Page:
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Transport europe think tankThe UK is risking falling behind on decarbonisation of trucks while the EU storms ahead, green transport thinktank, Transport & Environment, have warned.

Despite the government announcing new £200 million of funding for demonstrator projects for trucks decarbonisation the UK and putting out a call for evidence with regards to battery electric truck charging infrastructure just last week, this pales in significance in comparison to the action the EU is taking to decarbonise their fleets. The UK, it appears, has plenty of ambition but is lacking in action.

The EU has an EU-wide charging law, called the “Alternative Fuels Infrastructure Regulation or AFIR, in place which is ensuring recharging stations for heavy-duty vehicles with a minimum output of 350kW, will be deployed every 60 km along their core network, and every 100 km on their larger, more comprehensive network from 2025 onwards, with complete network coverage expected by 2030. The EU is also implementing 5 year stepwise CO2 standards that will ensure that truck makers ramp up the production of new zero emission trucks of the future.

In 2021, emissions from heavy goods vehicles in the UK amounted to 21.4 MtCO2e while in 1990 that figure stood at 21.7 MtCO2e so there has barely been any decrease in emissions. With HGV emissions clearly proven quite stubborn, the UK government needs to take action to encourage a switch to e-HGVs and putting infrastructure in place to ensure those trucks can move across the country.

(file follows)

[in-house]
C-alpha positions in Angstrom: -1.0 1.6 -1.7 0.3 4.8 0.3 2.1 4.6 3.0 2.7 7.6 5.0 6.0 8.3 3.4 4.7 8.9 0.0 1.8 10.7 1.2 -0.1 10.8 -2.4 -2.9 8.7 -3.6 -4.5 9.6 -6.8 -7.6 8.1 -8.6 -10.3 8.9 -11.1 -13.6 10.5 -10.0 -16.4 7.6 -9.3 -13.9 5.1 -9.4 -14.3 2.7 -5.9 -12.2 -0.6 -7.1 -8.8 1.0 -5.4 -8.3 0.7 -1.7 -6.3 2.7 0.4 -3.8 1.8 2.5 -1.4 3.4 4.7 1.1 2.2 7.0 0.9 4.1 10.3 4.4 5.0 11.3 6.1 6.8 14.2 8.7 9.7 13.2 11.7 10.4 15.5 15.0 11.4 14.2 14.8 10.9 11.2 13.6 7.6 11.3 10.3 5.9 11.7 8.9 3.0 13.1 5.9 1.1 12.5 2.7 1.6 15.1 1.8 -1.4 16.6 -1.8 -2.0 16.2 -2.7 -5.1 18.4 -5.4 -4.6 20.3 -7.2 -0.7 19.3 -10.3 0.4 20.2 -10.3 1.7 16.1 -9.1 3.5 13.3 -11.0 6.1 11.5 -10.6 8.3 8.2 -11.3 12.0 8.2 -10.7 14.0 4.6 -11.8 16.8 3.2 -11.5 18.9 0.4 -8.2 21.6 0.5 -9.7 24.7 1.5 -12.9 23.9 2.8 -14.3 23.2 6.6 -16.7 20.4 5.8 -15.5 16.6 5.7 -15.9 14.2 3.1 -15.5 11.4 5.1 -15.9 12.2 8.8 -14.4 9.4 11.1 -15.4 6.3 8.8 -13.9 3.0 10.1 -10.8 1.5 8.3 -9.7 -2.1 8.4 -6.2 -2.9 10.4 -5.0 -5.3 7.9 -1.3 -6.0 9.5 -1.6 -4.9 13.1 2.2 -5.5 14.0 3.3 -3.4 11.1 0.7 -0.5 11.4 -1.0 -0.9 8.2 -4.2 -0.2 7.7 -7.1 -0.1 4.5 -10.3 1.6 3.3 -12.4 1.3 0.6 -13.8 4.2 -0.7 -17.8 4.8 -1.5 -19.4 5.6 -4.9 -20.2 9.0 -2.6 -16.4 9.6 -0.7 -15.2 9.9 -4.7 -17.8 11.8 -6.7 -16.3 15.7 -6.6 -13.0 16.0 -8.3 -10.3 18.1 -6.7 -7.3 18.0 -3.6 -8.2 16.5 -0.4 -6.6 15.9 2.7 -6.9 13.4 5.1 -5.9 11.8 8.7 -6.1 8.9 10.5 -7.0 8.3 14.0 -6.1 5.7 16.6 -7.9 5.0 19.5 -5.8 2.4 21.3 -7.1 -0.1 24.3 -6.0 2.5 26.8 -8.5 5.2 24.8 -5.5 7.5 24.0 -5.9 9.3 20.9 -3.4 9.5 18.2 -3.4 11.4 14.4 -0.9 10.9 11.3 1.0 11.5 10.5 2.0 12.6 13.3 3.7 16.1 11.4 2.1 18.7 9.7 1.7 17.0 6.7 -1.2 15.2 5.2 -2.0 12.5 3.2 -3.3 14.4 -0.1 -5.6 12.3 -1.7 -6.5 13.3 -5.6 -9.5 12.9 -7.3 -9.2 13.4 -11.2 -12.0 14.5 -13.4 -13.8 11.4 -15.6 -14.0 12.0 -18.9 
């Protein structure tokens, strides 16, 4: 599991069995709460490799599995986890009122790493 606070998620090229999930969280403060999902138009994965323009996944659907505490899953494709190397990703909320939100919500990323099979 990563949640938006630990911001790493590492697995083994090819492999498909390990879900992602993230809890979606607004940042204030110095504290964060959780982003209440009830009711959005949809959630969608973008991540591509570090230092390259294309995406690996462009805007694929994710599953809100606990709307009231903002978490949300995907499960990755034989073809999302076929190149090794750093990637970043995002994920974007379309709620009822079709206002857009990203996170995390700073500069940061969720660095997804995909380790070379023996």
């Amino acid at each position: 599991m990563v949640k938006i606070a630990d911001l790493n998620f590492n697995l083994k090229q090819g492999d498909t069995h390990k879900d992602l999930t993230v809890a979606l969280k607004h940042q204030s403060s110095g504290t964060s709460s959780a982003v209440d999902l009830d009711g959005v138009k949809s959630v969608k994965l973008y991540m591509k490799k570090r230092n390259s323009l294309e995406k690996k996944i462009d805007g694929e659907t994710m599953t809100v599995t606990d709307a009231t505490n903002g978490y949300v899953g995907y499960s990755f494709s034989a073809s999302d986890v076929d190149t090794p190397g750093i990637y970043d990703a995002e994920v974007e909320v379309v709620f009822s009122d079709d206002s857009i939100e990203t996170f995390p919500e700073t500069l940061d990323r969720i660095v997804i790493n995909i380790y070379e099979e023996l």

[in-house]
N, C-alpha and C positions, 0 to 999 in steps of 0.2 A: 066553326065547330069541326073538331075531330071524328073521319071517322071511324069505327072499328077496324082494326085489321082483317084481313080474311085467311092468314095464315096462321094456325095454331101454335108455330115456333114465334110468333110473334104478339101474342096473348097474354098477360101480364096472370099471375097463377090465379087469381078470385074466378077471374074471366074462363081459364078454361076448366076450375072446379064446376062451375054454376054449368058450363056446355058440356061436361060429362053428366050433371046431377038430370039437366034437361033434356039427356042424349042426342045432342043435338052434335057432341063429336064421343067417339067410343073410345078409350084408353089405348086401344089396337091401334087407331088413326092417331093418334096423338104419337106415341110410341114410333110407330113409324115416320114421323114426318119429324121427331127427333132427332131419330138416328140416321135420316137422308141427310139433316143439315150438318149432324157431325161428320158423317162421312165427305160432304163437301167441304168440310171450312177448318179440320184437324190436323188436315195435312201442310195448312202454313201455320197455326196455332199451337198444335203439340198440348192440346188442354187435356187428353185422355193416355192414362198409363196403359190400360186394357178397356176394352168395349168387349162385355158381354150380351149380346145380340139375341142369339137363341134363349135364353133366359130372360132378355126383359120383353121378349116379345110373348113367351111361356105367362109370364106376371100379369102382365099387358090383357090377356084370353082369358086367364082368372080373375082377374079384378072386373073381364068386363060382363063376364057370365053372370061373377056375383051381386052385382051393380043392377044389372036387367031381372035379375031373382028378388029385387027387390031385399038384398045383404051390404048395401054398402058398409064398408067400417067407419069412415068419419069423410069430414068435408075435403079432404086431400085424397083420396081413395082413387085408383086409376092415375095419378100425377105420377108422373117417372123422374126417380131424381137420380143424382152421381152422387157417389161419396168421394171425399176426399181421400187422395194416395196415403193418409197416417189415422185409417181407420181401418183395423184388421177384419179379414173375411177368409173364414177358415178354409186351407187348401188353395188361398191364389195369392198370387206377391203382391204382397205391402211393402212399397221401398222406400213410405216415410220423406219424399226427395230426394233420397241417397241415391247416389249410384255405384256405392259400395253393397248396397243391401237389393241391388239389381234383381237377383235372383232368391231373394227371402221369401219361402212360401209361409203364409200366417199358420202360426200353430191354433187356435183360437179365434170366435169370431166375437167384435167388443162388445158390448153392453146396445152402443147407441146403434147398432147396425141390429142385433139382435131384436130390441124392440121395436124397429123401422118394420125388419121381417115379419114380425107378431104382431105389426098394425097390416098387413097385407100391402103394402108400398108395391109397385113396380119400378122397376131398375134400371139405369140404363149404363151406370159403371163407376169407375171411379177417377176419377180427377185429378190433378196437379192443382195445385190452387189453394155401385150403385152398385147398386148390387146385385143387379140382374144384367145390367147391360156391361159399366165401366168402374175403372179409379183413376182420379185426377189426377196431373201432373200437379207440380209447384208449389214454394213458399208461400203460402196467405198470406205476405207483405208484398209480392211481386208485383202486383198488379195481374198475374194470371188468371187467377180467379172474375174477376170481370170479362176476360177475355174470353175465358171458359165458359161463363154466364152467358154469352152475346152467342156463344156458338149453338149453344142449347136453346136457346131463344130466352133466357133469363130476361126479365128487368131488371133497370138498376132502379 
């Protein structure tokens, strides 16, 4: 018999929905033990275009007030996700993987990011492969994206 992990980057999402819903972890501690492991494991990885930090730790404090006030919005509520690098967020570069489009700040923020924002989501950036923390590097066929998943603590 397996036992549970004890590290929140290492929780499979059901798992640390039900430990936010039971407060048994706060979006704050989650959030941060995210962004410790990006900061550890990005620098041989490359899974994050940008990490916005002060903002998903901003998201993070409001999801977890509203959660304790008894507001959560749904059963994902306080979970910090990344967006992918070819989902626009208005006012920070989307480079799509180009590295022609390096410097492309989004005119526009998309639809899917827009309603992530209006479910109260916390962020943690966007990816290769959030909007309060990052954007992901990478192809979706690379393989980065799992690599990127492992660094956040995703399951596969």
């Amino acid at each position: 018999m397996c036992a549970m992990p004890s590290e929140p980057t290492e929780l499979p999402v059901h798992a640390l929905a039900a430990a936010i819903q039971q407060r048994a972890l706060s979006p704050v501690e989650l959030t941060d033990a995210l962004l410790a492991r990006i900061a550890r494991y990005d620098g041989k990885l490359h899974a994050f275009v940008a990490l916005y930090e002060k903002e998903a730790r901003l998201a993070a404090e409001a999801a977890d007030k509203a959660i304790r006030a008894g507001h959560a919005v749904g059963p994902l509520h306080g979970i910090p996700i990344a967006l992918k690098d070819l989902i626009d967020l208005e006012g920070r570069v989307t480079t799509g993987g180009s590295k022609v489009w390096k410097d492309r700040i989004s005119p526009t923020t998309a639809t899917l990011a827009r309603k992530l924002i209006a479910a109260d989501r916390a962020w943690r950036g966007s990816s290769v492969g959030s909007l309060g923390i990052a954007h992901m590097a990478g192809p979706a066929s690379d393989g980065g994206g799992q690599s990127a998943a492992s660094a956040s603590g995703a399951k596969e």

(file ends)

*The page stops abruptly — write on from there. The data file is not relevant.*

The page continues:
In September the government announced the zero emission vehicle (ZEV) mandate that outlined the requirements for manufacturers to sell specific amounts of electric vehicles to ensure that by 2035 all new cars and vans will be zero emission. By 2035 all new trucks under 26T need to be zero emission. To support this goal, Transport & Environment says that it is essential that a zero emission heavy goods vehicle mandate is implemented in order to adequately encourage a shift to zero emissions HGVs, and that this mandate should include intermediate 5y steps.

Richard Hebditch, UK Director of Transport & Environment, said: “The UK is in real danger of losing any competitive edge it has on truck decarbonisation. It’s vital that the UK stays in the race as there is a flourishing industry behind e-HGV production, charging and battery supply that the UK could tap into. The government seems to be tiptoeing around major issues when it comes to transport decarbonisation and HGVs are a major opportunity, it would be silly and short-sighted to continue to pay them such little attention.

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